Photo Quiz

Hip Pain Without Injury



FREE PREVIEW Log in or buy this issue to read the full article. AAFP members and paid subscribers get free access to all articles. Subscribe now.


FREE PREVIEW Subscribe or buy this issue. AAFP members and paid subscribers get free access to all articles.

Am Fam Physician. 2010 Jul 1;82(1):31.

A 23-year-old man presented with right hip pain that had worsened over four weeks. He was a member of his college's soccer team, but had no history of falls or recent trauma. He had similar hip pain two years earlier that was self-limited, but the rest of his medical history was unremarkable. He had no bowel or bladder symptoms. Although over-the-counter pain medication was initially effective, he was eventually unable to play soccer.

On physical examination, the patient walked with an antalgic gait. He was afebrile and had normal vital signs. His musculoskeletal examination revealed normal spinal curvature, nontender pelvic region, and equal leg length. He had tenderness with extreme flexion and rotation of the right hip, which reduced his range of flexion. Range of motion in the other joints was normal. Pelvic radiography was performed (Figures 1 and 2).

Figure 1.

View Large


Figure 1.


Figure 1.

Figure 2.

View Large


Figure 2.


Figure 2.

Question

Based on the patient's history, physical examination, and radiography findings, which one of the following is the most likely diagnosis?

A. Avulsion fracture of anterior inferior iliac spine.

B. Calcific tendinitis of the rectus femoris.

C. Myositis ossificans of the rectus femoris.

D. Synovial sarcoma.

Discussion

The answer is B: calcific tendinitis of the rectus femoris. The rectus femoris is the only one of the quadriceps muscles to cross the hip joint, which allows it to act as a hip flexor and a knee extensor. The rectus femoris has two heads: the anterior head, which originates from the anterior inferior iliac spine, and the reflected or posterior head, which originates from a groove above the acetabular ring. The rectus femoris attaches to the base of the patella.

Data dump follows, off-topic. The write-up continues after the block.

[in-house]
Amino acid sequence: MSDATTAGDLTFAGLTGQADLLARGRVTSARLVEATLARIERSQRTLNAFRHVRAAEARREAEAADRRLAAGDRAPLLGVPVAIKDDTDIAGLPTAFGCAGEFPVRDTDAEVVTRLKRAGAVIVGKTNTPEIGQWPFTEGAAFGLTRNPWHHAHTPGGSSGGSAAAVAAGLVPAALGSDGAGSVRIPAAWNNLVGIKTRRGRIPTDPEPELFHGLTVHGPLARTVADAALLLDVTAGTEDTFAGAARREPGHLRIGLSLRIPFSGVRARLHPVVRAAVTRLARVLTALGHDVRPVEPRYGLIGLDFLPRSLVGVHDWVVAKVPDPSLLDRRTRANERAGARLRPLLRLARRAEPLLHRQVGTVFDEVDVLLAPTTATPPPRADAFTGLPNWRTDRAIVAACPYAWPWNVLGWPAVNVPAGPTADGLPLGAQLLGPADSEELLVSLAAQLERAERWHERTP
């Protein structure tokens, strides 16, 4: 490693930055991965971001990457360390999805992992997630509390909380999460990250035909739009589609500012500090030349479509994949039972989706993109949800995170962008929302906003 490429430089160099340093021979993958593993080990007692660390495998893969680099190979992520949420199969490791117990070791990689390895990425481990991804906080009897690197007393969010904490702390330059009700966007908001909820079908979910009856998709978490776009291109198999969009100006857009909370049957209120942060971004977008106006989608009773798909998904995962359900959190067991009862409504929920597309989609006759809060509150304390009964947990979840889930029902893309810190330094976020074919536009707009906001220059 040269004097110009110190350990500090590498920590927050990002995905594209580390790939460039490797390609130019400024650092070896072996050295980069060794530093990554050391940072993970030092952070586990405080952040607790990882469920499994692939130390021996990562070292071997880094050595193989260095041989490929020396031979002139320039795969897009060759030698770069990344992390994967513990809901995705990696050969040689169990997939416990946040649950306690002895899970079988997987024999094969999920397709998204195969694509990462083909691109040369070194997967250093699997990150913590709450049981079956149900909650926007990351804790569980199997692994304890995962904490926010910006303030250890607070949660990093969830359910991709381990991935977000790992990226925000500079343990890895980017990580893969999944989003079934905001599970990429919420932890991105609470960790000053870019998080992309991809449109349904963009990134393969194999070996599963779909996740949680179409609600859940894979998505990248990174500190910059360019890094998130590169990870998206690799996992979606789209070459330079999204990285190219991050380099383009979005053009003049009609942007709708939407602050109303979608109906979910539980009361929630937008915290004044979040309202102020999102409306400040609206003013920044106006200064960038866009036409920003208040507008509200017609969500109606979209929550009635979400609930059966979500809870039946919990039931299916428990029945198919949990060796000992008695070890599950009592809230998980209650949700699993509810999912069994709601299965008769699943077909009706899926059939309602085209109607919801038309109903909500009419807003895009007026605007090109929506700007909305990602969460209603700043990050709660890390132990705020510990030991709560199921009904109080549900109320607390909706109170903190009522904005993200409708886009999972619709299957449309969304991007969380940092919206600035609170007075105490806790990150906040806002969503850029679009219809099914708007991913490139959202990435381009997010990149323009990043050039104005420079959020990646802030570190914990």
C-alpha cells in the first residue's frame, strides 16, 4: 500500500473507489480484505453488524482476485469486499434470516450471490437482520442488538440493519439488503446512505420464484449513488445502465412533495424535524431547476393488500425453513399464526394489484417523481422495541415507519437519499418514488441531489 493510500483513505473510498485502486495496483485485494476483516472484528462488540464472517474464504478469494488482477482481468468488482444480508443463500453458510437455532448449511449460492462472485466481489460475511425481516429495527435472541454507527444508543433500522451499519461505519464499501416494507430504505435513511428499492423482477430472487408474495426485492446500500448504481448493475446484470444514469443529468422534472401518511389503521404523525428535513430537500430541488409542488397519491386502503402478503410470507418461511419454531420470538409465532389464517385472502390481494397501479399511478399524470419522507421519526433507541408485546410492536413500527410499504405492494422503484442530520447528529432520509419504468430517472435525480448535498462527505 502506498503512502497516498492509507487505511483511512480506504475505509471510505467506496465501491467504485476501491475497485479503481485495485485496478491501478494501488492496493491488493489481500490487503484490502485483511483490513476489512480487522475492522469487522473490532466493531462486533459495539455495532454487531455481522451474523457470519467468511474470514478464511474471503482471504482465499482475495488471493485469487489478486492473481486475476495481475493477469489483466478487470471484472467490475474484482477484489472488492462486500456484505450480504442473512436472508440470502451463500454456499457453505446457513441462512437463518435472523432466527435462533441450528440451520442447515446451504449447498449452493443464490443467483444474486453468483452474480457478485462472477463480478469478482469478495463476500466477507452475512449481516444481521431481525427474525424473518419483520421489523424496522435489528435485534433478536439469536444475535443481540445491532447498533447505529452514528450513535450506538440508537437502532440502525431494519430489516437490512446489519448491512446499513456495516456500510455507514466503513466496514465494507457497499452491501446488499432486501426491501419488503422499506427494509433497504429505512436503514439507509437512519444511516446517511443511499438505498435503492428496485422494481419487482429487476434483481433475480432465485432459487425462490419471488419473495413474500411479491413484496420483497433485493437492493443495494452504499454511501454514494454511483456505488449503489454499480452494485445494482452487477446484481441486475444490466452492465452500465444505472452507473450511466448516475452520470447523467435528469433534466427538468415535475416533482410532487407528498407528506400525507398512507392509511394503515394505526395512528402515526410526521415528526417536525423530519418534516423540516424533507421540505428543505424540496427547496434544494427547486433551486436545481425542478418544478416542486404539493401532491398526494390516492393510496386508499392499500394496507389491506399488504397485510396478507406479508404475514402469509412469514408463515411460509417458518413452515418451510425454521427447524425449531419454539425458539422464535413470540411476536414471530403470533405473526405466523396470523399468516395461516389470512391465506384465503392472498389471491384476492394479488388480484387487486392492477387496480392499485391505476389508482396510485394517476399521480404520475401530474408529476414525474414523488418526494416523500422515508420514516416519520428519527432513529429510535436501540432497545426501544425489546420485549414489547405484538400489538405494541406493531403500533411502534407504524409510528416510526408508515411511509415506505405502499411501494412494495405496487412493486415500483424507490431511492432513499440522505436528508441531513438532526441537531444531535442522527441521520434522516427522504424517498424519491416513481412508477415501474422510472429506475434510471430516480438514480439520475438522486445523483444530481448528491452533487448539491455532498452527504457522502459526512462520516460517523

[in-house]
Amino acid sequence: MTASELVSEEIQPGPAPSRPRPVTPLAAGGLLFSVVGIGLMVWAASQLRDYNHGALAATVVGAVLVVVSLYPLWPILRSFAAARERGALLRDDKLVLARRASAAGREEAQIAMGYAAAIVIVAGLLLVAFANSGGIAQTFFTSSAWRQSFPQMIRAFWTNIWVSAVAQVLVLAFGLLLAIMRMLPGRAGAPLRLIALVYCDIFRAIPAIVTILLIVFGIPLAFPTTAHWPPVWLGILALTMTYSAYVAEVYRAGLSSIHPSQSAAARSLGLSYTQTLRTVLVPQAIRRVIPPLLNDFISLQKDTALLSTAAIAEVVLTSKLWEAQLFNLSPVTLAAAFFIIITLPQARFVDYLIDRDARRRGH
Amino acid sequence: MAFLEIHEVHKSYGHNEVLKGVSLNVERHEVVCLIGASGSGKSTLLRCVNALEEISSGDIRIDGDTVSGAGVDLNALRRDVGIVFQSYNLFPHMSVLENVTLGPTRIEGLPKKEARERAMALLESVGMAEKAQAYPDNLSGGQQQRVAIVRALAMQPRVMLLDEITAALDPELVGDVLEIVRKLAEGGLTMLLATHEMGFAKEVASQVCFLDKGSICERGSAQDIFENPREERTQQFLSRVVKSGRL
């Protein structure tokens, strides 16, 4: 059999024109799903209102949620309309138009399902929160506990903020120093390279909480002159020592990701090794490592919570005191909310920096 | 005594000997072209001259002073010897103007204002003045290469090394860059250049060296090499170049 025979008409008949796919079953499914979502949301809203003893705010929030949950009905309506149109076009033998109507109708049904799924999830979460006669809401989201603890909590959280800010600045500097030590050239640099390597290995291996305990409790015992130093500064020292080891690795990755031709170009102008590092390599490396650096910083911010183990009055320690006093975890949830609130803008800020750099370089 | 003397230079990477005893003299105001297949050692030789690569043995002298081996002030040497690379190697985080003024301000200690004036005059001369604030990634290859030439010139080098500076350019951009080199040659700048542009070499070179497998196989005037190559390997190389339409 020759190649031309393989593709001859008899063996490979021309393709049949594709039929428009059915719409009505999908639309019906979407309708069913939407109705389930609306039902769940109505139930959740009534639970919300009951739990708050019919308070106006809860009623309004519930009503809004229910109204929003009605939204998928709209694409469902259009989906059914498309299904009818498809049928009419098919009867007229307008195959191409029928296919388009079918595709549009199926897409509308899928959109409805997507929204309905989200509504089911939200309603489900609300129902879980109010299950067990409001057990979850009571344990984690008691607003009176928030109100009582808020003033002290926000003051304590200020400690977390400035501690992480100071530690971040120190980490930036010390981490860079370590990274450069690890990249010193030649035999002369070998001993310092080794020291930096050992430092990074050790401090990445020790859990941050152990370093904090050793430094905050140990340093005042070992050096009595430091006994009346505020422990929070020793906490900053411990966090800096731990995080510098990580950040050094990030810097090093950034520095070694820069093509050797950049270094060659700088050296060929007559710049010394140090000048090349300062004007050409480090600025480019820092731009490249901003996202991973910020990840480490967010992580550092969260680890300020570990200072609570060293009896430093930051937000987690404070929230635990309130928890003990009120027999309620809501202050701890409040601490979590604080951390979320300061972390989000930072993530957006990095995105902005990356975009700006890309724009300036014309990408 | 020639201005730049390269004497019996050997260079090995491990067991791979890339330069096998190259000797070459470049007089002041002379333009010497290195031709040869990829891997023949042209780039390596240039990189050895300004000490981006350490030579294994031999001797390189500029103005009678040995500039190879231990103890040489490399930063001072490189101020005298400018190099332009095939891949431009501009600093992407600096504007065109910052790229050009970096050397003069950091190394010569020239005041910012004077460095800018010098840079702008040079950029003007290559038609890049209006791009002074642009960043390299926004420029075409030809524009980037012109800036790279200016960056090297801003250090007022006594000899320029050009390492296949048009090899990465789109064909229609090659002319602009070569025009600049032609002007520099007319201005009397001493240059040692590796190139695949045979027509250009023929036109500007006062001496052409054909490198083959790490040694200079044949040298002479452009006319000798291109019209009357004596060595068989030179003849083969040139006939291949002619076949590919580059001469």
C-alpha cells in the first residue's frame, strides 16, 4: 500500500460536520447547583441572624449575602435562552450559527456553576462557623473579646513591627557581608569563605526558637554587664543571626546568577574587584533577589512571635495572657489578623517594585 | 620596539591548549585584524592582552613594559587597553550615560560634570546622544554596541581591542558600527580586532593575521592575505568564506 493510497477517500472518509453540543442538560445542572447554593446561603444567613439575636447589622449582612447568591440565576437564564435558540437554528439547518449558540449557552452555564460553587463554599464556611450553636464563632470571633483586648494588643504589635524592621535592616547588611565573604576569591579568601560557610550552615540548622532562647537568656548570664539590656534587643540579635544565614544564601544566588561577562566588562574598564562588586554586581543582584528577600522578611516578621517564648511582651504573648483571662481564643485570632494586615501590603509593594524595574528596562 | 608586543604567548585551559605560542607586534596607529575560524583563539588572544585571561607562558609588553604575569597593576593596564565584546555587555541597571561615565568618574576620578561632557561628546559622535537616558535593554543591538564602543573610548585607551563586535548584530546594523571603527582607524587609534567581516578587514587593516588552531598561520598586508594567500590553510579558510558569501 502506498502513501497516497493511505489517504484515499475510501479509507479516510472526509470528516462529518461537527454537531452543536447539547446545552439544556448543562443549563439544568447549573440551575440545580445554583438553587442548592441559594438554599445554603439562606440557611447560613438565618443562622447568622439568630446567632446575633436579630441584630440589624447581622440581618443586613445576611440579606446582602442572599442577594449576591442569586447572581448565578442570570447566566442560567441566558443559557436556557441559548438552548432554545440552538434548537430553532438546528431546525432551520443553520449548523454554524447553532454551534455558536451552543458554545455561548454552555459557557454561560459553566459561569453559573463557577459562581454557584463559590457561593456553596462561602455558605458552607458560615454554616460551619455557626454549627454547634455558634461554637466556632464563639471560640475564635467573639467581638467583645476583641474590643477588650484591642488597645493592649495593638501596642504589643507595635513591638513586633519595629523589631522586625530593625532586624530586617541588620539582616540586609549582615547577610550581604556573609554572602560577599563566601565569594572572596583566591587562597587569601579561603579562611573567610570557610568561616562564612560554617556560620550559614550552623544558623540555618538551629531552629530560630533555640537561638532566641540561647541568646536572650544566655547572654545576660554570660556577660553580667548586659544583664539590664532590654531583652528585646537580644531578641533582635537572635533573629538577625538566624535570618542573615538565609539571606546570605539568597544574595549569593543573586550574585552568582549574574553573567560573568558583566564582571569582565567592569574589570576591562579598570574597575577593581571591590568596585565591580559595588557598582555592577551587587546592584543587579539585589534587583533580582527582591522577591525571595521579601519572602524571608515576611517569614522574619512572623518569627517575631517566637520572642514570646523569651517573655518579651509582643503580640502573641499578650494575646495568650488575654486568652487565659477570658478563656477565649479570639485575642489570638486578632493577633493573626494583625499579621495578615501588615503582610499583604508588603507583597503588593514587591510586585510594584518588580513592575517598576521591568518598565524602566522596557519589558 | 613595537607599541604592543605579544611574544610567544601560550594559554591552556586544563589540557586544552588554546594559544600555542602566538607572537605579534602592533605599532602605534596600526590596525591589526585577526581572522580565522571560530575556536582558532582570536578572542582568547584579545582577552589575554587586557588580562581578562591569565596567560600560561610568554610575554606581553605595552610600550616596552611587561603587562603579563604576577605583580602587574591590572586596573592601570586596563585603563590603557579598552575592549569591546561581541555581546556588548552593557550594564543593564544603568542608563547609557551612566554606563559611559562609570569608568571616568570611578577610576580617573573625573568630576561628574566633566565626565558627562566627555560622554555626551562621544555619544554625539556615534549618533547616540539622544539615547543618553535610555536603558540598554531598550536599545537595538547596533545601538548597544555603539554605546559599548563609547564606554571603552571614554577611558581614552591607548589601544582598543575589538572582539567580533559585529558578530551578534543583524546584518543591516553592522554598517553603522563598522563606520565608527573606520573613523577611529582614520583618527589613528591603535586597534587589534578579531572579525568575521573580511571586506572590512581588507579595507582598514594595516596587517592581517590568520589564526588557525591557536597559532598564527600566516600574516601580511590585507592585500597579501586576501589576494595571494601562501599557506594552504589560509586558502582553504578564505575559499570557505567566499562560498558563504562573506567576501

The patient's radiographs show opacifications (calcific deposits) in a clustered pattern at the anterior inferior iliac spine, just above the right acetabular rim. The comet-tail appearances of these opacifications suggest that the calcific deposits lie within the tendons. Computed tomography (CT) or magnetic resonance imaging (MRI) can confirm the diagnosis.

Groin injuries account for 2 to 5 percent of all sports injuries and 5 to 7 percent of injuries in soccer players.1 Diagnosis starts with a patient history detailing repetitive strain and pain with hip flexing activities. Physical examination reveals tenderness with full flexion of the hip and adduction, thus stretching, of the rectus femoris muscle.

Treatment of rectus femoris tendinitis includes rest, antiinflammatory medications, and physical therapy until the pain resolves. Therapeutic ultrasound, and CT-guided analgesic and steroid injections have all been used with similar results.2 Patients with avulsion fracture of the anterior inferior iliac spine present with acute pain in the anterior lateral aspect of the groin with limited hip flexion after injury. Radiography shows a clear disruption in the bony cortex. The condition is treated with rest, and the patient may return to exercise as pain permits.3

Myositis ossificans of the quadriceps muscle is common in contact sports. The muscle is crushed against the bone, and improper treatment leads to bone formation within the muscle. Radiography shows bone formation approximately two to four weeks after the injury. Myositis ossificans is usually treated with rest, but may require excision.4